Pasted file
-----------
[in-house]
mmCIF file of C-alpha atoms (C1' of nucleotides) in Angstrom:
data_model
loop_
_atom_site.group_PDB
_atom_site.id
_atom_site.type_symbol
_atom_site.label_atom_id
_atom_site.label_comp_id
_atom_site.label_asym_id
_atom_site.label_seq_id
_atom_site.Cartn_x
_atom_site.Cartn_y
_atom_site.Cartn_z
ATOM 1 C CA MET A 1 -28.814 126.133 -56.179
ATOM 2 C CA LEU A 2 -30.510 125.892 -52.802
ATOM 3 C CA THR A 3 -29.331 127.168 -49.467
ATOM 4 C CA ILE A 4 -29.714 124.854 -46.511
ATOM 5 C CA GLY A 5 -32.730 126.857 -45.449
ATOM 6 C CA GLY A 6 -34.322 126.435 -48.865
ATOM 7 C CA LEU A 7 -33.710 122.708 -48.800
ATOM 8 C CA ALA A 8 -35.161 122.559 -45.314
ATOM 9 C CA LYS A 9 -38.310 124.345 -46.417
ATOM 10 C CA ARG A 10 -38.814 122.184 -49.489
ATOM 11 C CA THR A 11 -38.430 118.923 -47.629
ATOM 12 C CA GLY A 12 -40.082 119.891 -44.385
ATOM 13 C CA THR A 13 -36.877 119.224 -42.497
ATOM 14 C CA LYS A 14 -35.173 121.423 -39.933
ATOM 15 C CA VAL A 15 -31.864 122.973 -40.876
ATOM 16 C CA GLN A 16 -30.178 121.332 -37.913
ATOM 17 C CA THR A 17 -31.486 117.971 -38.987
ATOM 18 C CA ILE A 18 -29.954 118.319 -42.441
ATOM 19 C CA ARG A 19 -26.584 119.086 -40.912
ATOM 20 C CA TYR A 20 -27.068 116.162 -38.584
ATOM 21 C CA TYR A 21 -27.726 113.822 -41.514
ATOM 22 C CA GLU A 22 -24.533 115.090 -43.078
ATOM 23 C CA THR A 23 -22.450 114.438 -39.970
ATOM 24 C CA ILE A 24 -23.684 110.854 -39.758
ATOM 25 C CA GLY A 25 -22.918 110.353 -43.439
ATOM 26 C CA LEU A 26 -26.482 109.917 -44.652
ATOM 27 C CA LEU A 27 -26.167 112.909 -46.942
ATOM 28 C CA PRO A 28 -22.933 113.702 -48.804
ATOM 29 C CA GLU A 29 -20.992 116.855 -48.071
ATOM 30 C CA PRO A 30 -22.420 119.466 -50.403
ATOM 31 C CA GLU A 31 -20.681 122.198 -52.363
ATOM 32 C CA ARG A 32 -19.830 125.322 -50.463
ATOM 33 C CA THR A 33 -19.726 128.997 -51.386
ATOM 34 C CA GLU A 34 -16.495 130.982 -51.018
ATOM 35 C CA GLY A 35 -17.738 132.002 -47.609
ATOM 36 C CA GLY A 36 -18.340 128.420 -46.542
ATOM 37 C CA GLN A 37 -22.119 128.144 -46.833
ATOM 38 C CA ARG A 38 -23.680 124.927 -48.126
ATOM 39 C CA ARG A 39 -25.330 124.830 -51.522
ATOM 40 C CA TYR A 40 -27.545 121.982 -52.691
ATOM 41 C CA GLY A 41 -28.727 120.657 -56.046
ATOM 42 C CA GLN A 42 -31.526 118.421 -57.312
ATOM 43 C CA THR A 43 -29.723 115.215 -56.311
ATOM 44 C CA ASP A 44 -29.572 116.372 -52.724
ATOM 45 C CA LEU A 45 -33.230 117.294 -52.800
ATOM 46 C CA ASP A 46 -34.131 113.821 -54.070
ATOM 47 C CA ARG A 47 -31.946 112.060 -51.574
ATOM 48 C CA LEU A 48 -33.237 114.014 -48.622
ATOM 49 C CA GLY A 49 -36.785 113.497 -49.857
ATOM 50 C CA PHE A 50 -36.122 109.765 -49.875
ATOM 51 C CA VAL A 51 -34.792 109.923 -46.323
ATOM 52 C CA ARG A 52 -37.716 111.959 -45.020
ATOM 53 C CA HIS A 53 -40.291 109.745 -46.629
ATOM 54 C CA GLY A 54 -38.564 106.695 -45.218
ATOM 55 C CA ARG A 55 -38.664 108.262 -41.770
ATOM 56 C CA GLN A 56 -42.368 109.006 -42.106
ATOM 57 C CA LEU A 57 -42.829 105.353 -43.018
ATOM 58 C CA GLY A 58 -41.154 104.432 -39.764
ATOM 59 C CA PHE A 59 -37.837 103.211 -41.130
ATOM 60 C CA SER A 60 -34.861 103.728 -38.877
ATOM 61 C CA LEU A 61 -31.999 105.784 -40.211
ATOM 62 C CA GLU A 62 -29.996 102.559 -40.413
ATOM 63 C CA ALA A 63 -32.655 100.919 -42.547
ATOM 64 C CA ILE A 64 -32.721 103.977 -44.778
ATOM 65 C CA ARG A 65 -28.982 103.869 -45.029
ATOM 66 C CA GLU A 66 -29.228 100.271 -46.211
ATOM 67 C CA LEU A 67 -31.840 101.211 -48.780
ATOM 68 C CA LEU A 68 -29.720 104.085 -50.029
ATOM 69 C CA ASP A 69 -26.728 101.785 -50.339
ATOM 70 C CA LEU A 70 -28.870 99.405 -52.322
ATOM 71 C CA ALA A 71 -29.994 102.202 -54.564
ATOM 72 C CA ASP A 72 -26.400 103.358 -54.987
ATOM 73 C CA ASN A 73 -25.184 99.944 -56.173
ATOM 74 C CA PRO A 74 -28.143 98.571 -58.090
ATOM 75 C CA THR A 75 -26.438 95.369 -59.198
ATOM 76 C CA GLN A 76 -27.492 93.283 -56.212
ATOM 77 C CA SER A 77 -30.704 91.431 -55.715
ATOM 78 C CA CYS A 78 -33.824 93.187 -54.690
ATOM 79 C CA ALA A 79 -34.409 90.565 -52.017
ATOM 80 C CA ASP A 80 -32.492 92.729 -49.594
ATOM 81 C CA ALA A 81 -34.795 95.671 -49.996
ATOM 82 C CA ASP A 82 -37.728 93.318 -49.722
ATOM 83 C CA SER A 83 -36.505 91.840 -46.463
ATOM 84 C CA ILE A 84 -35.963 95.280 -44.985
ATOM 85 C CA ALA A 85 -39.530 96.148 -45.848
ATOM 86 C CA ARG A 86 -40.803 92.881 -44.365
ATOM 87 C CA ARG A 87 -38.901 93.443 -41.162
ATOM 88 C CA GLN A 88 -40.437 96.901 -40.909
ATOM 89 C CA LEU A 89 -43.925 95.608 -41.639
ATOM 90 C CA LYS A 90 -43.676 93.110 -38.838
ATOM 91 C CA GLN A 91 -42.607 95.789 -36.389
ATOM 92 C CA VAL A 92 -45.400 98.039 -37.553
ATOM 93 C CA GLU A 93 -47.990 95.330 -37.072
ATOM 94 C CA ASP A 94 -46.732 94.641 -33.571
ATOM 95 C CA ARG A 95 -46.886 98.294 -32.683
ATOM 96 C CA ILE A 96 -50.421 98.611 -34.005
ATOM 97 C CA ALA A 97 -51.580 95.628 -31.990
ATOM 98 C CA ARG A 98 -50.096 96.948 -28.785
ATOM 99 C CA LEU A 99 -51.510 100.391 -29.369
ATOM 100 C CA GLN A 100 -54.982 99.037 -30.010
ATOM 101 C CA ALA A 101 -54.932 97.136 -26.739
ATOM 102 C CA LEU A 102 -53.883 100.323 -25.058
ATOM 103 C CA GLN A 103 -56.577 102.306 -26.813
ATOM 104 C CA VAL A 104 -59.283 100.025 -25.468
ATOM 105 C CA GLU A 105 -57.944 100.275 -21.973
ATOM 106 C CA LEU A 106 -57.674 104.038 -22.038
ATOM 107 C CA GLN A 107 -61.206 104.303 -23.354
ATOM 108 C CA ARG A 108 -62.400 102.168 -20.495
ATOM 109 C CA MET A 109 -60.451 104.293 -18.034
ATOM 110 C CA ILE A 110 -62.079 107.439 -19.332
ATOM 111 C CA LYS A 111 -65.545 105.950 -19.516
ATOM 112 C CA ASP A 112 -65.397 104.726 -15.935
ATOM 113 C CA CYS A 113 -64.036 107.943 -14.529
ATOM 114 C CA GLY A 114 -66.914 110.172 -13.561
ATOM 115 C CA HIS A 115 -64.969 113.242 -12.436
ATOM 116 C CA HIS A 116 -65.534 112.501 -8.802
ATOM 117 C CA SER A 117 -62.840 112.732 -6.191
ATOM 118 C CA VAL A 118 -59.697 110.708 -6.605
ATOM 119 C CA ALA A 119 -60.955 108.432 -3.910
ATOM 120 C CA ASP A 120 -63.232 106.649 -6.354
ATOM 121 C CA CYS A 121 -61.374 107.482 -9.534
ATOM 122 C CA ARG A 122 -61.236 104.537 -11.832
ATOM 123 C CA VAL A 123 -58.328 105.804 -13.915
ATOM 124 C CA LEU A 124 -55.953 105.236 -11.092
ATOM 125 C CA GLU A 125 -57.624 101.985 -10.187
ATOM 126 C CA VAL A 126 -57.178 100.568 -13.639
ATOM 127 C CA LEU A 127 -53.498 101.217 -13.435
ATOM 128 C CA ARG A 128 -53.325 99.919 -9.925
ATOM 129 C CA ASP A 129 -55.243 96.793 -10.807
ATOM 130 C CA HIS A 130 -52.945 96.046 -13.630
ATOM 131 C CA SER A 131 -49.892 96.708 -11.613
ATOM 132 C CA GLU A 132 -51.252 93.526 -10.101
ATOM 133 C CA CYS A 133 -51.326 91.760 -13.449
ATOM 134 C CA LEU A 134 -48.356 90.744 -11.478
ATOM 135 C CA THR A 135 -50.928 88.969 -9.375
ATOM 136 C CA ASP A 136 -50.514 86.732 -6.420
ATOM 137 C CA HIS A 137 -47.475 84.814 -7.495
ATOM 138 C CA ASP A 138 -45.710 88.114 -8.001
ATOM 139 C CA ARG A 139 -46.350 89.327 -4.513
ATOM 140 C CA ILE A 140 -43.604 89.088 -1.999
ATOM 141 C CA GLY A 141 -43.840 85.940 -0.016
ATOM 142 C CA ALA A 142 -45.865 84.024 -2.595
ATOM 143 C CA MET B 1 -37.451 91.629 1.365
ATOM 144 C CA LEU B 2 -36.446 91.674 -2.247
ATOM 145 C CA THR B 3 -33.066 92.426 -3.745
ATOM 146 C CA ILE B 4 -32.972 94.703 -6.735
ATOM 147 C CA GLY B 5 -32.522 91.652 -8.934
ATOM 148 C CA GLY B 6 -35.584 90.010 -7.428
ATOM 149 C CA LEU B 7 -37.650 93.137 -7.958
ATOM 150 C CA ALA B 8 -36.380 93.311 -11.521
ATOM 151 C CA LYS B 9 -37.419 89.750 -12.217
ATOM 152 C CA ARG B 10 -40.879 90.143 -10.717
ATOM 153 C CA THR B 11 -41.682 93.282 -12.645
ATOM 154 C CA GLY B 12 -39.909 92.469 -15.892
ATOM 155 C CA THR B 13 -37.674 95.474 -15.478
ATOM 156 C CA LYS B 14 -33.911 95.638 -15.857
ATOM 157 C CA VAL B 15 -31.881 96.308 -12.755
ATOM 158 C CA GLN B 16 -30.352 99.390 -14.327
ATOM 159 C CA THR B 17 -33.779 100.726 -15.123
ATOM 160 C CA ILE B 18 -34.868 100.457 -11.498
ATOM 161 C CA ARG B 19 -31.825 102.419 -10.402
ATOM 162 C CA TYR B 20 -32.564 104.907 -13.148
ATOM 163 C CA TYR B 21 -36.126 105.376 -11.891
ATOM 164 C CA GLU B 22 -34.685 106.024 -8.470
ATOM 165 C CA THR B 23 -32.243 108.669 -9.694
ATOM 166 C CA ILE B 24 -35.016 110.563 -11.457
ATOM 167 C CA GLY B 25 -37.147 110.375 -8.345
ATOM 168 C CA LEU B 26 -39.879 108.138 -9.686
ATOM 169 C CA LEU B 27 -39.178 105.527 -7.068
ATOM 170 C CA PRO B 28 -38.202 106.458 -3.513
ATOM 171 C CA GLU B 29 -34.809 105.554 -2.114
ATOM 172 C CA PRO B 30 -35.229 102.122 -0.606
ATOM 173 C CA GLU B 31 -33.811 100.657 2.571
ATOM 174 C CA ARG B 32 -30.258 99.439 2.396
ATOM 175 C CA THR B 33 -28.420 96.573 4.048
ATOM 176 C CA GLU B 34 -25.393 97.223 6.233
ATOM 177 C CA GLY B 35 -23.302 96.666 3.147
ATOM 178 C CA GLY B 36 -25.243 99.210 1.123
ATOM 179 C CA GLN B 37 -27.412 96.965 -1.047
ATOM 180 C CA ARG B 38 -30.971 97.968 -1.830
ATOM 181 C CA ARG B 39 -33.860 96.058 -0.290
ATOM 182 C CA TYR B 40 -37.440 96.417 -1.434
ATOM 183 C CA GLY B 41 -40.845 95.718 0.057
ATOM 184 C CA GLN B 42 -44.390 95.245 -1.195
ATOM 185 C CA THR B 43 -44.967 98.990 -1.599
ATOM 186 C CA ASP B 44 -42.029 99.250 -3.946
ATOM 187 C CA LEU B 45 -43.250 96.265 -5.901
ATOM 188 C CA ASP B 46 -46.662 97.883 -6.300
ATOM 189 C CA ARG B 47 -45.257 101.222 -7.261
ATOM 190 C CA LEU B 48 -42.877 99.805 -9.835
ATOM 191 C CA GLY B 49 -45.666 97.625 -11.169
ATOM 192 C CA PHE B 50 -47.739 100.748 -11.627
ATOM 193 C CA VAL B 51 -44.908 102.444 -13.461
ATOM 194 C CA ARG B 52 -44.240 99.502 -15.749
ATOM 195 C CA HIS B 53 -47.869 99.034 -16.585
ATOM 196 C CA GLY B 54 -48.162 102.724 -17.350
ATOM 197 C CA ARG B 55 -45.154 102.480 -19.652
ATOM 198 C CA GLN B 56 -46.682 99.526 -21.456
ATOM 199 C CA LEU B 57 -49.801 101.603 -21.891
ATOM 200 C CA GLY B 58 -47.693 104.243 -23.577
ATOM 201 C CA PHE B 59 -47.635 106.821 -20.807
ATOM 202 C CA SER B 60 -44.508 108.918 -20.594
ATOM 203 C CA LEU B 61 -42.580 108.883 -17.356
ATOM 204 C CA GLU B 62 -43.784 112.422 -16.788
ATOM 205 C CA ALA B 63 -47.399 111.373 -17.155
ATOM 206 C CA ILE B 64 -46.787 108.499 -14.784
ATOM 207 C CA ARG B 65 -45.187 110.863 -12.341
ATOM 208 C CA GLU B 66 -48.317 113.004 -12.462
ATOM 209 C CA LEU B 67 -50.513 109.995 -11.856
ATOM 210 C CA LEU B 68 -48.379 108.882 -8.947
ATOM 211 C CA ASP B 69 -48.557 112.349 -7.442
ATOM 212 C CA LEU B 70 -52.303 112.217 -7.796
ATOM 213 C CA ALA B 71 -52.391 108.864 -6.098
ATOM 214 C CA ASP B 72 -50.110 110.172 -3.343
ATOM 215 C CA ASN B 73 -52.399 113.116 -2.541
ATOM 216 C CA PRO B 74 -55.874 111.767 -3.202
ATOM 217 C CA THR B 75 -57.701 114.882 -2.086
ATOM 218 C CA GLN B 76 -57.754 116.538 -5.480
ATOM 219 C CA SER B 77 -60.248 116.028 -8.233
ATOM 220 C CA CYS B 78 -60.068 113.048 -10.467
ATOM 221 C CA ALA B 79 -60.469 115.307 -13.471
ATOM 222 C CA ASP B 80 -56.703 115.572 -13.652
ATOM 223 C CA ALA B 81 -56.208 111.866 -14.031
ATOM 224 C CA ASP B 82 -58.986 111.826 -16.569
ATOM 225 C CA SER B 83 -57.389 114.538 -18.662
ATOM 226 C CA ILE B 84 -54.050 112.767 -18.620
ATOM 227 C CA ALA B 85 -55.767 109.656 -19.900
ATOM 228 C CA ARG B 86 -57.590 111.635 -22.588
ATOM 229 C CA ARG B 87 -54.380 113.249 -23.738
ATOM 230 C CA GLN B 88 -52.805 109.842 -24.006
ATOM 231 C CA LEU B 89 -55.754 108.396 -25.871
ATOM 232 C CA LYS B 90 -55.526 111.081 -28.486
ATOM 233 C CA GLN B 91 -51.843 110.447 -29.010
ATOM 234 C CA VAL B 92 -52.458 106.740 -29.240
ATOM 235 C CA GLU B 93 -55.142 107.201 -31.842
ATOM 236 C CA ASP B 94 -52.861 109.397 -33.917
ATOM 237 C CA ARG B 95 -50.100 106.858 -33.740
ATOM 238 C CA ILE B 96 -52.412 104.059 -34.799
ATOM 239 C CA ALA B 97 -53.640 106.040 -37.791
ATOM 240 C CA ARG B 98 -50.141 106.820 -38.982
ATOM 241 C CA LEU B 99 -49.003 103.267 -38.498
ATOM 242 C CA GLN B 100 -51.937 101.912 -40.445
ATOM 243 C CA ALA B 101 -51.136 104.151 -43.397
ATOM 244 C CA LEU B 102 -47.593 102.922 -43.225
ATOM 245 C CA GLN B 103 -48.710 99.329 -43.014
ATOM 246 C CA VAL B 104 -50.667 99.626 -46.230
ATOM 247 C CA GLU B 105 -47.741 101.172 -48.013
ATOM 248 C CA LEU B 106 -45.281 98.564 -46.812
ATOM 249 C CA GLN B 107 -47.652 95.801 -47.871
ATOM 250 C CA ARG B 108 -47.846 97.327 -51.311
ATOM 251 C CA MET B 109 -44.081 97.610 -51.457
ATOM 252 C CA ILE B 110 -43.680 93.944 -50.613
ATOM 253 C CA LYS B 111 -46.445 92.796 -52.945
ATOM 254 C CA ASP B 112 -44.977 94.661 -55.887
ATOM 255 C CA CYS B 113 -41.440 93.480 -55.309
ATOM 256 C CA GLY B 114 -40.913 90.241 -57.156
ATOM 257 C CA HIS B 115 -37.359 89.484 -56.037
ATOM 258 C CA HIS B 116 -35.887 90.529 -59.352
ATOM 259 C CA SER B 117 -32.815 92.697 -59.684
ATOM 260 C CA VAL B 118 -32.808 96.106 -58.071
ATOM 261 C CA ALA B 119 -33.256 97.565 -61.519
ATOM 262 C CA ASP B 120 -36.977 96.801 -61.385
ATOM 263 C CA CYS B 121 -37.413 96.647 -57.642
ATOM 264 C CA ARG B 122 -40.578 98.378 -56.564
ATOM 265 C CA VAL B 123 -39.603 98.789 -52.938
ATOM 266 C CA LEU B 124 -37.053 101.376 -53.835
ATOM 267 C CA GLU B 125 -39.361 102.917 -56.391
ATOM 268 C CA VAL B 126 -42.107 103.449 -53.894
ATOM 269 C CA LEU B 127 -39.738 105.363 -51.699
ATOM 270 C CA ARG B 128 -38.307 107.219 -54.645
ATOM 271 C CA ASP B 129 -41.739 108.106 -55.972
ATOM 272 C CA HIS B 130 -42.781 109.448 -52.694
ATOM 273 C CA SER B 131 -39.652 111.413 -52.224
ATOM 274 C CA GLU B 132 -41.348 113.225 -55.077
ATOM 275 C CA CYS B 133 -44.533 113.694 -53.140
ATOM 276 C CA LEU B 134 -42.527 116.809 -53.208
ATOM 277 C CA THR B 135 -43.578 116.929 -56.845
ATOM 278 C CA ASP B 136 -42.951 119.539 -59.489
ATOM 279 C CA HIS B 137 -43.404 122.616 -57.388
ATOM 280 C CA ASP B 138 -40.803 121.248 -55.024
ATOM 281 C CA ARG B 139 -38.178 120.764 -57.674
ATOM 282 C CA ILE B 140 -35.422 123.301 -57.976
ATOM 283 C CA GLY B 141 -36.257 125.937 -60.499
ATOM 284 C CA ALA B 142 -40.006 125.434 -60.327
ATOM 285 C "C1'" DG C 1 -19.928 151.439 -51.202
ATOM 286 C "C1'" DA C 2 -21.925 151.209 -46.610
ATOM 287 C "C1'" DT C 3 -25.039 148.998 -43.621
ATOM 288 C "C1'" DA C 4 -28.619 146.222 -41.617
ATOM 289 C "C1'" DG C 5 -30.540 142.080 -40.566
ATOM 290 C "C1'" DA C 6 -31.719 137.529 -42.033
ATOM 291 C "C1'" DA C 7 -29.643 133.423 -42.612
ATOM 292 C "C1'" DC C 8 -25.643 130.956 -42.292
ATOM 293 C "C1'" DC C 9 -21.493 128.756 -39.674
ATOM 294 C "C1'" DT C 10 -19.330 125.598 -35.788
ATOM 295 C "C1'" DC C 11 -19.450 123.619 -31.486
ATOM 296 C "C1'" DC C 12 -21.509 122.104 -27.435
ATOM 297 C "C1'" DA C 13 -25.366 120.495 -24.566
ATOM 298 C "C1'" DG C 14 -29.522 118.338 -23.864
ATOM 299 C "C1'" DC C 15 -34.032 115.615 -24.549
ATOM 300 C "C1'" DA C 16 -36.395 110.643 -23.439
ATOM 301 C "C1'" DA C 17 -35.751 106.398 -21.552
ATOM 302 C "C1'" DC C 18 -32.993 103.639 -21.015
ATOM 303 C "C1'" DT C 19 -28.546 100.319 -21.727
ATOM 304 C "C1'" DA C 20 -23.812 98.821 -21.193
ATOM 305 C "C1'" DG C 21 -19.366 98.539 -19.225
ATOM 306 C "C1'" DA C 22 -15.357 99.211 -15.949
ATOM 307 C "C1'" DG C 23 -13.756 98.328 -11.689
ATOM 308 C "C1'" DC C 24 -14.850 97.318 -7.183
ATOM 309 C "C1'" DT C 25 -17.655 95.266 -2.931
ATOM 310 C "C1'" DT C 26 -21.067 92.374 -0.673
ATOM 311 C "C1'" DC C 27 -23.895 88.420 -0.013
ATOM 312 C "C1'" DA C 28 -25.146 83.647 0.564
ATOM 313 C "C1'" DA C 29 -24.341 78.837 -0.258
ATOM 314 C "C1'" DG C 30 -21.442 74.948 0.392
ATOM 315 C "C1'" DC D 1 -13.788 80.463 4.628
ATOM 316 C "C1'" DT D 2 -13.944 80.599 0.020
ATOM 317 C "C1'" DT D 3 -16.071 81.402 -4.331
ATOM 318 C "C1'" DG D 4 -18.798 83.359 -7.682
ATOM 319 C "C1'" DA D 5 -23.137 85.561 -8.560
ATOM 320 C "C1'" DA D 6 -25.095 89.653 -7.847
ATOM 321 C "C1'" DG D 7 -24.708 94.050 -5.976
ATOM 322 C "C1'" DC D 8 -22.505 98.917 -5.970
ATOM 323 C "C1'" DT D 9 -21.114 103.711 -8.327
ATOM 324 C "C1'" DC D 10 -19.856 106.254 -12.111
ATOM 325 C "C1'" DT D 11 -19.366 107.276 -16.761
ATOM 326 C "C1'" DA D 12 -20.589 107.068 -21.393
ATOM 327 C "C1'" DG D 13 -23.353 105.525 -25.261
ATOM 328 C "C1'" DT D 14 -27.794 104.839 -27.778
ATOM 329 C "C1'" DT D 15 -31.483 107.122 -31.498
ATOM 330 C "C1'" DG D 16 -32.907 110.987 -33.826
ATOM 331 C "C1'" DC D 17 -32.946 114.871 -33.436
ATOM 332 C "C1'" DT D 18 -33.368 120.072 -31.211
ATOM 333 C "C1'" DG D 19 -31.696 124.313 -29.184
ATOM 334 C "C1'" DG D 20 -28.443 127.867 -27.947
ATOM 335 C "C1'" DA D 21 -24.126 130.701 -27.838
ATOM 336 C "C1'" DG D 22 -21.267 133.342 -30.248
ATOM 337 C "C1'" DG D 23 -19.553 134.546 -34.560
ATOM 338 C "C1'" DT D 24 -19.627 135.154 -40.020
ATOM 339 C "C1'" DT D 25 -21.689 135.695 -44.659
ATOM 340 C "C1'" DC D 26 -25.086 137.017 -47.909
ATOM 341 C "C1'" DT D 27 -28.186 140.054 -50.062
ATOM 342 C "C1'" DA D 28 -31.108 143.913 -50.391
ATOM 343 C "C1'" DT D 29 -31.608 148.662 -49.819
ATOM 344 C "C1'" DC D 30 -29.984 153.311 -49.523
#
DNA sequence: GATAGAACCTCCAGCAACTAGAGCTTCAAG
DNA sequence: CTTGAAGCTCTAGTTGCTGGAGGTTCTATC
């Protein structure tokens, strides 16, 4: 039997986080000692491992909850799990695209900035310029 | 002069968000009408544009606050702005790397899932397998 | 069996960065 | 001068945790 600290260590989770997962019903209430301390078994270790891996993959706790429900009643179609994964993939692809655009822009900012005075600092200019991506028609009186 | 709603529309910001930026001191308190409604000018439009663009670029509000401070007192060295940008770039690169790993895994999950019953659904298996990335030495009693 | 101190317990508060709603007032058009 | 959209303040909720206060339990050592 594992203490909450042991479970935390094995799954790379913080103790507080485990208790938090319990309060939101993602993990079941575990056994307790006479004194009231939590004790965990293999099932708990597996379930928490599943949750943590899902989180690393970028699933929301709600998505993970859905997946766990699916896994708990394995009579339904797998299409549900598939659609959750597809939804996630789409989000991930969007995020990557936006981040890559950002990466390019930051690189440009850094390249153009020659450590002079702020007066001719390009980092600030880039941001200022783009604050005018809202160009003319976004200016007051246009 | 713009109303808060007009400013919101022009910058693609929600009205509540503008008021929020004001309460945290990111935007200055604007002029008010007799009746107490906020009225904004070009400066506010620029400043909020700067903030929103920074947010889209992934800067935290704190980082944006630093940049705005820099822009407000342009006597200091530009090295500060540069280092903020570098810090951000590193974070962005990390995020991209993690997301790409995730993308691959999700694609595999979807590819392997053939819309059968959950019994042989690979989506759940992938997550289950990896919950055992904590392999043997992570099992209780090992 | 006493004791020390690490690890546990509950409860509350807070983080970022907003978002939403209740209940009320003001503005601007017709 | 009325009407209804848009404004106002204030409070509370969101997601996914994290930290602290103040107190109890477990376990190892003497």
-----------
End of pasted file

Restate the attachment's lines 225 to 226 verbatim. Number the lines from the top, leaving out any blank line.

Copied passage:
ATOM 211 C CA ASP B 69 -48.557 112.349 -7.442
ATOM 212 C CA LEU B 70 -52.303 112.217 -7.796